With all the technology we have and use to communicate, does anyone receive actual handwritten notes or letters anymore? It seems as if we no longer bother when we can just text someone or if more needs to be said, send a private message through Facebook or even (insert feigned gasp here), a full-length letter by email. Is handwriting a note or letter-writing a lost art? Is it gone for good?
I had forgotten how cool it is to get a letter in the mail. Aside from bills (which you can now get emailed or text reminded) or mass marketed ads and the physical version of spam mail, it’s still exciting to get “real” mail. I admit it is somewhat awkward, though, to read last week’s news several day later, after perhaps reading the whole sorry in some form on any of my social media.
I rarely get anything handwritten anymore. I get a lot more emails than anything, but on the rare occasion, a hand-signed card on my birthday, or for a holiday maybe. It is almost shocking to see anything handwritten and personal in the mailbox! But it is still quite personal and somehow almost intimate.
Looking at the handwritten form of your name and address, the return address up there too somewhere, whether on a card, letter, or (yippee!) a care package, somehow conveys a secret part of the sender, where they picked up pen or marker and channeled their energy or essence to that paper.
That seems to be the feeling, too, when writing instrument is picked up and put to paper, that no matter what is written, it is some aspect of self that is shared or transferred to paper. It is even possible to purge through this medium, the physical act of writing and transferring some aspect that needs to be let go. For example, instead of saving thoughts in a diary, or penning a dream to journal later to be analyzed, one could purge the energy of a bad memory by penning it, detailed and a free as one wanted, and then ceremoniously burned.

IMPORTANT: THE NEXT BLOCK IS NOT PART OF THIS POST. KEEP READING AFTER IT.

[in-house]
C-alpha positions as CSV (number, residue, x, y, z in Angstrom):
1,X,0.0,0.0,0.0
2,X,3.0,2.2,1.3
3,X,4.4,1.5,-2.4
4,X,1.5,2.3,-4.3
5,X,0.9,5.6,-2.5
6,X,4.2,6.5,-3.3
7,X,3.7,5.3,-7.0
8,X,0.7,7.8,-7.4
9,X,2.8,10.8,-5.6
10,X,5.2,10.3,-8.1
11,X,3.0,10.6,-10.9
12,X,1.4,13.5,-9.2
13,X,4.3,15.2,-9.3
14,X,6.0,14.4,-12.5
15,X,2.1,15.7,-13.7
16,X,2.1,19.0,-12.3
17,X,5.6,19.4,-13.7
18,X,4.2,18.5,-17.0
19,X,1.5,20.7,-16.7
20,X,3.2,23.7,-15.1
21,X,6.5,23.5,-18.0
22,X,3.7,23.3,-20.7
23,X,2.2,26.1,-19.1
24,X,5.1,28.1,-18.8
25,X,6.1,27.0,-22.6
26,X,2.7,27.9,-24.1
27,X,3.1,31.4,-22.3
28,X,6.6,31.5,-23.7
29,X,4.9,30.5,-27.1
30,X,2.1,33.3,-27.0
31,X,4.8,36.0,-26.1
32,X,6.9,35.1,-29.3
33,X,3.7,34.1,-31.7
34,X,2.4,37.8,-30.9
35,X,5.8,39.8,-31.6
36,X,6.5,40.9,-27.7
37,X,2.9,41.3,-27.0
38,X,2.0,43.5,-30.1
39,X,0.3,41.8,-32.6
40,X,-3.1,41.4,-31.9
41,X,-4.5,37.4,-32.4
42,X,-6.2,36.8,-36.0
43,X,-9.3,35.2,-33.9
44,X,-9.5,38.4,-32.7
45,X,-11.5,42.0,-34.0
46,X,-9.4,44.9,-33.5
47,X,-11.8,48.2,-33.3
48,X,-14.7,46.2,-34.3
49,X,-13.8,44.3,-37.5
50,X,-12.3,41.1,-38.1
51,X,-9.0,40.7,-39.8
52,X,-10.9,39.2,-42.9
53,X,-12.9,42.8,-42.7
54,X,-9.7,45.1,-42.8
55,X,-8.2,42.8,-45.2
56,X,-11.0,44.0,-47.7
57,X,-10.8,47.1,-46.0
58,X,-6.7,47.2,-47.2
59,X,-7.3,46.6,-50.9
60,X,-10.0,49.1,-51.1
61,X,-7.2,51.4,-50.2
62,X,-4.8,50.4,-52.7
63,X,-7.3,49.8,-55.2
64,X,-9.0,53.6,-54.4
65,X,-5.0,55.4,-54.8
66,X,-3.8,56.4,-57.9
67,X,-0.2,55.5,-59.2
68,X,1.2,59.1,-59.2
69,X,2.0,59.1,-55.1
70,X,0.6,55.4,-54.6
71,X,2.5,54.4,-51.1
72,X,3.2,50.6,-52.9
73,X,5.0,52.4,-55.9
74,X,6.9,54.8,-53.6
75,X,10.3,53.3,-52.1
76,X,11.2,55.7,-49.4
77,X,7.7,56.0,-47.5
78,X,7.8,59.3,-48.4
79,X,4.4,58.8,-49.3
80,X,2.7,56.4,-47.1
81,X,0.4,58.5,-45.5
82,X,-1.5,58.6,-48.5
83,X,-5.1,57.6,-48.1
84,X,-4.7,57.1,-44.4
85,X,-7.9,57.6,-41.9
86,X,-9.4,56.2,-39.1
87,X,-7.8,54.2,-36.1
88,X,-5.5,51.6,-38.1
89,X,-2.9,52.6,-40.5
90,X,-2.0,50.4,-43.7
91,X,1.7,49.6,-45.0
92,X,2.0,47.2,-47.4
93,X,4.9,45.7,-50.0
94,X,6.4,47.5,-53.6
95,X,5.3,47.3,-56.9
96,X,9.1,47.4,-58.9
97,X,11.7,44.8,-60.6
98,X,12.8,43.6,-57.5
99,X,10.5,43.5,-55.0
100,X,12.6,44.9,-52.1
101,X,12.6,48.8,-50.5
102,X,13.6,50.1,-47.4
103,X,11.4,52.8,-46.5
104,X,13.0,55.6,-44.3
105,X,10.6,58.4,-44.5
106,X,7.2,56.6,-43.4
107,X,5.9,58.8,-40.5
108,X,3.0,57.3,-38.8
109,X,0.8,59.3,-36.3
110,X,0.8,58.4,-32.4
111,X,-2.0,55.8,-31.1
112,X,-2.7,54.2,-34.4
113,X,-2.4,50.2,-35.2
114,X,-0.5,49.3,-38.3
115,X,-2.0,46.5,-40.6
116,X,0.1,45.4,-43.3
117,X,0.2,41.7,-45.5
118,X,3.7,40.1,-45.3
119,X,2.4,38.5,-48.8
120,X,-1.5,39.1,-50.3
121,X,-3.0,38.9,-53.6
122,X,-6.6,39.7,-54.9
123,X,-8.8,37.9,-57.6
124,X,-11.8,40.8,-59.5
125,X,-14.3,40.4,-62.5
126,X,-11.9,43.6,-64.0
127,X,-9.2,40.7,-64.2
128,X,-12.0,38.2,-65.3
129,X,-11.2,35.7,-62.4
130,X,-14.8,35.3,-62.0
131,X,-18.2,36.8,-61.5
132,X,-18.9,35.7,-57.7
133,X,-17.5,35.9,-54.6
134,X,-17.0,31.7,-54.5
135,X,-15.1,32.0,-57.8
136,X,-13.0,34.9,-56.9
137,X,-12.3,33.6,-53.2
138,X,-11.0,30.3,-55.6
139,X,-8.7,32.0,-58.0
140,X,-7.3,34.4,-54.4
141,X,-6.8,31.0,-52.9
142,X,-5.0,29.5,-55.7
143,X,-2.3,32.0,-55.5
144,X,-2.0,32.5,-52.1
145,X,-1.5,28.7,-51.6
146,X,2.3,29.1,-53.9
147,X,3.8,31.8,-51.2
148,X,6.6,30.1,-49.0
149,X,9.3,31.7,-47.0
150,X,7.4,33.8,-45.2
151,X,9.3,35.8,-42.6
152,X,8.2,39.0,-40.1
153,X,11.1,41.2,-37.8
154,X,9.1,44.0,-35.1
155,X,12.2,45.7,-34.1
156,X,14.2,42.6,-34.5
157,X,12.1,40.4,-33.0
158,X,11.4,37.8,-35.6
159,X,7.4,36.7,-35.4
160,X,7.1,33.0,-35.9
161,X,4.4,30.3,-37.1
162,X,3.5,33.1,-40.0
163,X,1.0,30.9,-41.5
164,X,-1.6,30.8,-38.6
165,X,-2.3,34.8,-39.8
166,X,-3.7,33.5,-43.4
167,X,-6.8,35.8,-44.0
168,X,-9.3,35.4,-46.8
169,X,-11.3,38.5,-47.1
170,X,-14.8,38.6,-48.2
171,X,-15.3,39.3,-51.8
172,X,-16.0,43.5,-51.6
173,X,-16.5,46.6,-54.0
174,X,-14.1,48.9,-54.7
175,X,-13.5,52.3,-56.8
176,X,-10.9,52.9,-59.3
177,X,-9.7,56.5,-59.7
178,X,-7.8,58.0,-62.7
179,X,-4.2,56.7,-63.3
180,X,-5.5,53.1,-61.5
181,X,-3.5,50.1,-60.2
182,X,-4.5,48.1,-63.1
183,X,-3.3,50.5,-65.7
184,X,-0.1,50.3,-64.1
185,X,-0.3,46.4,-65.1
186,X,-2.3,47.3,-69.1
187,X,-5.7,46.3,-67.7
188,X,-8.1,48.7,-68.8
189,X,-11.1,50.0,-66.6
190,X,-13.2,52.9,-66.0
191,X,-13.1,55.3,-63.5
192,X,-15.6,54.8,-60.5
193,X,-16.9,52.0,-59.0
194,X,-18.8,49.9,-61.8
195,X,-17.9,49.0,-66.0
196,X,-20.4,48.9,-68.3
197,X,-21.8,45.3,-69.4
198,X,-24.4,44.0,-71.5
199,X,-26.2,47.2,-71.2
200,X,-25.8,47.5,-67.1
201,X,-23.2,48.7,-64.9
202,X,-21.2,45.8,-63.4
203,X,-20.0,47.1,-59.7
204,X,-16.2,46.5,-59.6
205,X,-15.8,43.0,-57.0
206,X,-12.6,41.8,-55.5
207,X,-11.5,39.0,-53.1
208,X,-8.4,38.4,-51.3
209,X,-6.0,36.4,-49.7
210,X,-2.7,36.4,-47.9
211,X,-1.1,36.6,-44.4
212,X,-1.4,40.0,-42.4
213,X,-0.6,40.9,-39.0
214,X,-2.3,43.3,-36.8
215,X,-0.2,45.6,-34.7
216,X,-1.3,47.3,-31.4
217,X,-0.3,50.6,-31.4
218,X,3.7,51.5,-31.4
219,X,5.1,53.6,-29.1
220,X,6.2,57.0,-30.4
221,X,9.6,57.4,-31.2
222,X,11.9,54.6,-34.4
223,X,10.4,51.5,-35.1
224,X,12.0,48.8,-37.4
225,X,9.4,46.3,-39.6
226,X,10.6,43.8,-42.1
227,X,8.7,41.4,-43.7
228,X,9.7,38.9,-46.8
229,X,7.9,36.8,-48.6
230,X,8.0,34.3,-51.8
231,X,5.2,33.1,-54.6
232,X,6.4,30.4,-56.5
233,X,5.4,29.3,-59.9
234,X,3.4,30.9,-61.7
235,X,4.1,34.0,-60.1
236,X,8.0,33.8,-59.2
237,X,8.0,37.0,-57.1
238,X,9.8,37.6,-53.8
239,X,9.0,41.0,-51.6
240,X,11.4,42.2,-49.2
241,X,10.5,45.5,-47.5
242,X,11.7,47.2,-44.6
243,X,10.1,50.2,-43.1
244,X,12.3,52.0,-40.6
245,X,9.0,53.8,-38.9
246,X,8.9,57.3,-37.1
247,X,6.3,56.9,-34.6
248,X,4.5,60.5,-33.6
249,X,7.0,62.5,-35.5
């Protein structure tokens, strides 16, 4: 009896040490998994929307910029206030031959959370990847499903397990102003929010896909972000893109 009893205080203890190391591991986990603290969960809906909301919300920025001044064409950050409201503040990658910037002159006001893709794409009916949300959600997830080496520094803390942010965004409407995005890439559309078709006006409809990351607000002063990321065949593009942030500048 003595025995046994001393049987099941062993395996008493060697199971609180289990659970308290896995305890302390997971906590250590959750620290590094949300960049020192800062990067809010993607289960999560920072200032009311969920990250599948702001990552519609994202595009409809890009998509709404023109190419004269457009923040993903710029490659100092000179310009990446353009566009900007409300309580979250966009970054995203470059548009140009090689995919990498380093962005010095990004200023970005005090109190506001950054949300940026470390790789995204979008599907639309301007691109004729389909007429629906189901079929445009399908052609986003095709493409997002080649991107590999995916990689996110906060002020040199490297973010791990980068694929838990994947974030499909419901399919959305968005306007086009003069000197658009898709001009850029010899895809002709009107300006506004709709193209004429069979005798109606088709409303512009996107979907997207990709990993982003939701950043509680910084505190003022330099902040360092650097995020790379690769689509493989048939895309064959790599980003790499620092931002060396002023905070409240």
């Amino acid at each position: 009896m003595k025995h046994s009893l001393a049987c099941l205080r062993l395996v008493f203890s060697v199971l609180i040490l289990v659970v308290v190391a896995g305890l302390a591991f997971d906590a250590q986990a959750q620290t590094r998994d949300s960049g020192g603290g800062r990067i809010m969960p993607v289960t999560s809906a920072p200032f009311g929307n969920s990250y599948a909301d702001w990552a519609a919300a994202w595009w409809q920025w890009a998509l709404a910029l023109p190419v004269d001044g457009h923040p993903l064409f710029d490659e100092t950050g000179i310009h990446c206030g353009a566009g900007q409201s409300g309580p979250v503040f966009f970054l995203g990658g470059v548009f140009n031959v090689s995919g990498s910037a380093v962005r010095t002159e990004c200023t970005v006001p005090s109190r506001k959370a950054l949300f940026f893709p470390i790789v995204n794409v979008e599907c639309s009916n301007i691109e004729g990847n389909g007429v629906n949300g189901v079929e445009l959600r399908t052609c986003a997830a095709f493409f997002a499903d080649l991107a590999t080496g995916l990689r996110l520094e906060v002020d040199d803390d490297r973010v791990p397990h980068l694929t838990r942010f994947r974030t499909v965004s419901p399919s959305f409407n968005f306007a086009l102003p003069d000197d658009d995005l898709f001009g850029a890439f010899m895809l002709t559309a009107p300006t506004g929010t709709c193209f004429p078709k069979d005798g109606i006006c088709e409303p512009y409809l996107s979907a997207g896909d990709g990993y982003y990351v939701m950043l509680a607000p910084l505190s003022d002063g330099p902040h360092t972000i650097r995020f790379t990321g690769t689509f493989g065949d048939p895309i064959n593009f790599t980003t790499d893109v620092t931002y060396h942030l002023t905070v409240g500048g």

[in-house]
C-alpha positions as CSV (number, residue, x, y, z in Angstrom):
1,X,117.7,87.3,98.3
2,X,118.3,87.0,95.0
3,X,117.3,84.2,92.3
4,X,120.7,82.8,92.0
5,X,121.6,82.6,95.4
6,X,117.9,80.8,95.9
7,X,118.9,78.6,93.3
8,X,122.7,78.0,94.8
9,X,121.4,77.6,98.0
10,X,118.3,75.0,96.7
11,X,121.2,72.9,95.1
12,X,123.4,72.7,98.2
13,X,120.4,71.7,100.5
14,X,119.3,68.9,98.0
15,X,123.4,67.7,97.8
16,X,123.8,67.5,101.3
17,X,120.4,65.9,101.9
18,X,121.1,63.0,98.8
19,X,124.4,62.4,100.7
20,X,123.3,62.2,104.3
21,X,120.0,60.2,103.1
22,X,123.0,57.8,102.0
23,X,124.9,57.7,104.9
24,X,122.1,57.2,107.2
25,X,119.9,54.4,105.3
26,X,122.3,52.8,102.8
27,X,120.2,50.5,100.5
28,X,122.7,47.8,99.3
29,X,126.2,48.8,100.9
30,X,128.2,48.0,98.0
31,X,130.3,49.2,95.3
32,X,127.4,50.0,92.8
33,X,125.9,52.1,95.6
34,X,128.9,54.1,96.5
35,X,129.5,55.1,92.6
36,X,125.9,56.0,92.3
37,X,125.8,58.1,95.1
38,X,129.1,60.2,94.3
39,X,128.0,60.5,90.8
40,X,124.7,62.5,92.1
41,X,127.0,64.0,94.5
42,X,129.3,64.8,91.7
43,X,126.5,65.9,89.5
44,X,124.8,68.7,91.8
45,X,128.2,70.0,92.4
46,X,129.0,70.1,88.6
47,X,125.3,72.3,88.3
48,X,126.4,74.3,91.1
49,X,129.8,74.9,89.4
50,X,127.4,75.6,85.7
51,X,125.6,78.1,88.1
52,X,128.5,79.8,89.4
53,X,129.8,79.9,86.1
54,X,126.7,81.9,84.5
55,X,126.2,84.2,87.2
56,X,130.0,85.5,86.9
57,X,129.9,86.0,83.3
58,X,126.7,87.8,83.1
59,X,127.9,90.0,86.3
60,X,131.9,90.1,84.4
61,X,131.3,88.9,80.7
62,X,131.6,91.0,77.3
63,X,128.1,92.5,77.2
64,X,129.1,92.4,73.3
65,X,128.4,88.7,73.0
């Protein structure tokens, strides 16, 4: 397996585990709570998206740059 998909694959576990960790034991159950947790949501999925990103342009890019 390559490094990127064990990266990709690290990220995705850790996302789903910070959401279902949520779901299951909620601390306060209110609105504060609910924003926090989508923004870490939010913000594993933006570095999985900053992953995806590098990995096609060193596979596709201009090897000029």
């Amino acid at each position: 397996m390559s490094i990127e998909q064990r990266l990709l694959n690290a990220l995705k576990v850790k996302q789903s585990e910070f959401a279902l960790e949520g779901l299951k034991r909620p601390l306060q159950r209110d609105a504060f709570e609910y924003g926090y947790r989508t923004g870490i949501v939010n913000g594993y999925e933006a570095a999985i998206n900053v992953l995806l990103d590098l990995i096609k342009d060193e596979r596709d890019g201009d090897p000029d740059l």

The idea of burning is actually quite spiritual in some cultures. As many N. American Indians burn or smoke tobacco in prayer, so too, could the burning of a hand-written effigy be a prayer going up in smoke to the ethers, the Creator, Source.
I don’t know what it is about handwriting that connects us to each other or even to a higher realm spiritually speaking, but out of curiosity, I had to google the phrase, “The art of handwriting,” which lead to quite a few interesting titles and included books on the subject. I read the “The Dying Art of Handwriting” with interest, notably because it pointed out the benefits of handwriting, some reasons being it is important to our learning and also to better memory. For example, a handwritten note to recall something of note is more readily remembered than one typed out on a memo on a tablet.
Essentially, aside from the romantic and very personal connections we experience with someone with a handwritten letter or card, it is also an essential part of our developing or continued brain functions.
So, write on!